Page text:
Articles, Blog

It Gets Better FDNY New York City Fire Department xvid

[music] Growing up I never really felt like I belonged anywhere. I was always trying to figure out – well – why me and not them? This deep secret, dark secret
that I was afraid of. That I didn’t want to be me. I struggled with being queer. I wanted to be just like everyone else. I
wanted to fit in. I wanted to be accepted. I wanted to be loved. I felt like I’m inside a bubble and I have
to get out. When the pain of where you’re at is stronger
than the fear of where you’re going, then you’ll move forward. When I came out to my mother, she broke down
crying because she didn’t realize that her child had been carrying a weight that big
for that long. She was loving and understanding. But, she, I think part of her believed that it was a phase. I said, yeah, she’s my girlfriend. And
she’s like, so are you gay? And I was like, yeah. She was like, oh, okay. [chuckling.] The main thing I think that made me nervous
or uneasy was the military. So we kept those two worlds apart. It wasn’t his immediate reaction. But a couple
weeks later he told me that I was lucky that I had waited until I was 18 to come out to
him. Because if I was younger he would have put me in a mental institution. So I sort
of had both ends of the spectrum in terms of how people reacted. I never got a chance to tell him how much
this meant to me. But, he was eating and he literally just said, oh, so you have a girlfriend, okay. And he just kept eating like it was no big deal. Like I grew up listening to punk rock in high school and I was a teenager and it was like my punk rock moment. I’m not doing this anymore. I’m not hiding
who I am, pretending to be something I’m not to make someone else happy. Coming to terms with how my parents raised me. Hey, homosexuality is just wrong. It doesn’t exist. And if you pray about it, if you think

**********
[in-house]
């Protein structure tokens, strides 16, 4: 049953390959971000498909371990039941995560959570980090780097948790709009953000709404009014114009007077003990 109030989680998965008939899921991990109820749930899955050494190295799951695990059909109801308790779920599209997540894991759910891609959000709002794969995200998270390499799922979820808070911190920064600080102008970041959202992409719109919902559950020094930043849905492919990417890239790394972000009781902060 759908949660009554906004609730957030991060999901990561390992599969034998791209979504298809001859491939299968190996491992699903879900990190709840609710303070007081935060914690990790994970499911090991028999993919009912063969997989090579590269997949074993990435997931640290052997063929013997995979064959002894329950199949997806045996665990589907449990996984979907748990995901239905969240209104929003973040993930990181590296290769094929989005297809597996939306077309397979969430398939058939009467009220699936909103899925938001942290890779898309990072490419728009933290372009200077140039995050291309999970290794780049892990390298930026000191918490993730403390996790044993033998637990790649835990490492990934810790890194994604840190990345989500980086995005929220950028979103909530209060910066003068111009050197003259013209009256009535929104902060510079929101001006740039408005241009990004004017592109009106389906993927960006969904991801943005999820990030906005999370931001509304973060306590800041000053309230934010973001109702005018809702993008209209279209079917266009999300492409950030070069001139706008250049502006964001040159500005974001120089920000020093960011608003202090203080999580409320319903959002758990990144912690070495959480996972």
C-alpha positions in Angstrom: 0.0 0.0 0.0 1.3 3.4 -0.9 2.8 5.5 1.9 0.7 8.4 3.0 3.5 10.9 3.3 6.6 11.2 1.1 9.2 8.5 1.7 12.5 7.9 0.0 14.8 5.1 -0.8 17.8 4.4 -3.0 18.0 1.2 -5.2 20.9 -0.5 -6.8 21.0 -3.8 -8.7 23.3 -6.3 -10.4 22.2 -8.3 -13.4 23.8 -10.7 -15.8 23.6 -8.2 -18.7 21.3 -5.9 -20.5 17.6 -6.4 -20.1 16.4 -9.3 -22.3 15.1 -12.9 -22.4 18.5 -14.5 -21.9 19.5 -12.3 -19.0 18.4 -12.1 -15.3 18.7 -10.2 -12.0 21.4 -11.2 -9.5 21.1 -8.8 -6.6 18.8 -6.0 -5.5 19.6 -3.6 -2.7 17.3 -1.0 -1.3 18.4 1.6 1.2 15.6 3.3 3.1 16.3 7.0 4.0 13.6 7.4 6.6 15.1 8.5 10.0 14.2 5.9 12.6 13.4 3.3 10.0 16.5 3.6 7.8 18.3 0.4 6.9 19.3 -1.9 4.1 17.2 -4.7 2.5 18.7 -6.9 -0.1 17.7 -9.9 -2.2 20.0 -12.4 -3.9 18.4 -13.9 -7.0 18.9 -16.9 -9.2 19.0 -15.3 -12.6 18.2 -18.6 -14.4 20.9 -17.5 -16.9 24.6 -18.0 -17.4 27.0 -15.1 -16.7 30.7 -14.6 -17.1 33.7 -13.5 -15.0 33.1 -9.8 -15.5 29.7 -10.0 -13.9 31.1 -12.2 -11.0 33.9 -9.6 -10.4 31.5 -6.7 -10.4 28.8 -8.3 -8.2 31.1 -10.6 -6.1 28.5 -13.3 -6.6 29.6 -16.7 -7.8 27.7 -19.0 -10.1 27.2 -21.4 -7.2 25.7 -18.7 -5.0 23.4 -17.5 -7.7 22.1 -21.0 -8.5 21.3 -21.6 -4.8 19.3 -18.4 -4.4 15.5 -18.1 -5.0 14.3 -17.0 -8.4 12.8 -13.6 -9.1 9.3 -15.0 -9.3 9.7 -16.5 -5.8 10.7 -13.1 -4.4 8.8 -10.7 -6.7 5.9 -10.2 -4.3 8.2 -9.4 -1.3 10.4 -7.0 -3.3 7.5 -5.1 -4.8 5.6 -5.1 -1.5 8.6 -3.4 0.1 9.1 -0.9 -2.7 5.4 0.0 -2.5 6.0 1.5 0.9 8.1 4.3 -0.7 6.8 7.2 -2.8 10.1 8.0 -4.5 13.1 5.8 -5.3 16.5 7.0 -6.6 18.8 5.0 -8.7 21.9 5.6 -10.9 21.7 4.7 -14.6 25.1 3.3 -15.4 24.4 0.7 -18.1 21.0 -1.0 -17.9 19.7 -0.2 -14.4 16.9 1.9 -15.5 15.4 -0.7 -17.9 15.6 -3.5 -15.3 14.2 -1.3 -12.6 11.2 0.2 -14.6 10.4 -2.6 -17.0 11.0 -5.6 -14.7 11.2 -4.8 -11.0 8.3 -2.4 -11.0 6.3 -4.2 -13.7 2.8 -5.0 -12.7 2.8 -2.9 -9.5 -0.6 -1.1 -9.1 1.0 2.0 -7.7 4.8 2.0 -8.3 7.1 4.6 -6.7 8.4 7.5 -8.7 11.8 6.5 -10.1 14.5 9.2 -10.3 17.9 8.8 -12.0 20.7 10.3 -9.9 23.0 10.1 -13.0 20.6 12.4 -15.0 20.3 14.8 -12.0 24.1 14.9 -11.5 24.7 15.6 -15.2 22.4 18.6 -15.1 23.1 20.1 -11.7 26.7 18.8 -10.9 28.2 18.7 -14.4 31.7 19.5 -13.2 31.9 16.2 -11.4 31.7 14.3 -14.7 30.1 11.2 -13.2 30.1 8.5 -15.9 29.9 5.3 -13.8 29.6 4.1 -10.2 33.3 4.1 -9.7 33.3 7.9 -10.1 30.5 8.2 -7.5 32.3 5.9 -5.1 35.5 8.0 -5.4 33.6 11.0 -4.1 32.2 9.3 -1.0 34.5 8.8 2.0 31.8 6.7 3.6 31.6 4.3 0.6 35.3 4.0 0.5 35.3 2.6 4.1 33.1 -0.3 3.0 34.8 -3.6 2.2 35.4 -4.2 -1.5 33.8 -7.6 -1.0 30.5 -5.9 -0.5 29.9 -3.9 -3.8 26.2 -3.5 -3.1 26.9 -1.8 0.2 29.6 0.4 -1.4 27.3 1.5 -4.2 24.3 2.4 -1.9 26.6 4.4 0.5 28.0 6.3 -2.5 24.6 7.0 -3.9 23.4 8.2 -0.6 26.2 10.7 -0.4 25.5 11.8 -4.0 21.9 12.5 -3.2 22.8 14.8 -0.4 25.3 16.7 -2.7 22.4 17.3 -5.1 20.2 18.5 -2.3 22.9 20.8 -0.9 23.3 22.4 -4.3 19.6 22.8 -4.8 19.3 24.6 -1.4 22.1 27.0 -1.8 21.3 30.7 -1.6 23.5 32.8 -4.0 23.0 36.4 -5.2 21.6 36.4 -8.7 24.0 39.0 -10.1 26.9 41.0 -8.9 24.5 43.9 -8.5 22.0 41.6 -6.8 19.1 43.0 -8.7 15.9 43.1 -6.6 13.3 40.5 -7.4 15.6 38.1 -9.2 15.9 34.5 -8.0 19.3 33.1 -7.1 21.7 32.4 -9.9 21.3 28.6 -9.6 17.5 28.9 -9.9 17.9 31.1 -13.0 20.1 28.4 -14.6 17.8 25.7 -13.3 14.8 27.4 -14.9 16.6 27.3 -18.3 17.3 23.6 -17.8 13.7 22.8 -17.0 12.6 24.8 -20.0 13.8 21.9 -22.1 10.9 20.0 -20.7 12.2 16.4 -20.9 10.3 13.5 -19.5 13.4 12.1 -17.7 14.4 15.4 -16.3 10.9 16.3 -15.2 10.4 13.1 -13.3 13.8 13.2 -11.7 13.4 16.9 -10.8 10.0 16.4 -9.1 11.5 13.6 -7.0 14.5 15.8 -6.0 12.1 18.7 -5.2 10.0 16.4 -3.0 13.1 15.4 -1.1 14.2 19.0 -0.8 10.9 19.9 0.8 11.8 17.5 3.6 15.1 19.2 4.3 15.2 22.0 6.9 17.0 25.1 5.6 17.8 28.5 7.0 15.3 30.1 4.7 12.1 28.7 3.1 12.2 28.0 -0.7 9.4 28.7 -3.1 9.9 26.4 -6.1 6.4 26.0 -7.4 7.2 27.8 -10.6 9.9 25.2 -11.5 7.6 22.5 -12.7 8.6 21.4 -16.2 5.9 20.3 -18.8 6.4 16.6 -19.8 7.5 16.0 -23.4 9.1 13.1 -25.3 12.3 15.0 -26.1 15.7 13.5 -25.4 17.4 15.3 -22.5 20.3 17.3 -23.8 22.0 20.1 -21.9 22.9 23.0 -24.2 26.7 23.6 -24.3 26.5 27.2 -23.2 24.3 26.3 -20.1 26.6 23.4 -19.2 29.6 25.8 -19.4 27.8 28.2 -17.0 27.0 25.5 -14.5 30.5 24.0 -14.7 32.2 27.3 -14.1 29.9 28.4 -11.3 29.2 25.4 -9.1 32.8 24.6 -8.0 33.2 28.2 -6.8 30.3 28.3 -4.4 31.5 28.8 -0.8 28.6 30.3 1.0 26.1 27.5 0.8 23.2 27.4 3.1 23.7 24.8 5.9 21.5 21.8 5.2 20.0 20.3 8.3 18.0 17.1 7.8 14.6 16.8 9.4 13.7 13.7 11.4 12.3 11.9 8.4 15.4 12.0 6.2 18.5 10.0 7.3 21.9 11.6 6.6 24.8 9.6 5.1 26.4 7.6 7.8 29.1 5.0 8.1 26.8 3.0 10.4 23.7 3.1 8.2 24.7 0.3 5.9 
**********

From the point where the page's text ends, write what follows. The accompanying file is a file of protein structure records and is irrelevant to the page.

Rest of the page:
about it, you’re going to go to hell. When I decided to come out, I kind of channeled that defiant “I am the other”, you know? And I’m okay with that and like I’d rather be the “other” than the cookie cutter. Being able to embrace who you are and say this is me, I’m not changing for anyone, I love who I am is such a powerful, empowering experience. I was so uncomfortable for my first six months
on the job thinking I have to maintain this fascade. And then one day someone just looked
at me and just went, what are you doing?? The guys were worried, you know? They didn’t
know what to expect. But after some time they realized I wasn’t much different from themselves. I was fortunate enough that I was always placed around people that were, that appreciated me and appreciated the hard work that I put in and my attitude. What people care about here is whether you can do your job and whether you can apply yourself and be about giving yourself to
other people. The Department has been really wonderful and
very supportive of my transition and of who I am as a person. I think we’re very lucky to work for the New
York City Fire Department. I’m not your queer paramedic. I’m not your
tall paramedic. I’m not, you know, your female paramedic. I’m your paramedic. Who I love is never going to interfere with
whether or not I can treat you. It doesn’t change who I am essentially. Gay, straight, bi, trans, it shouldn’t matter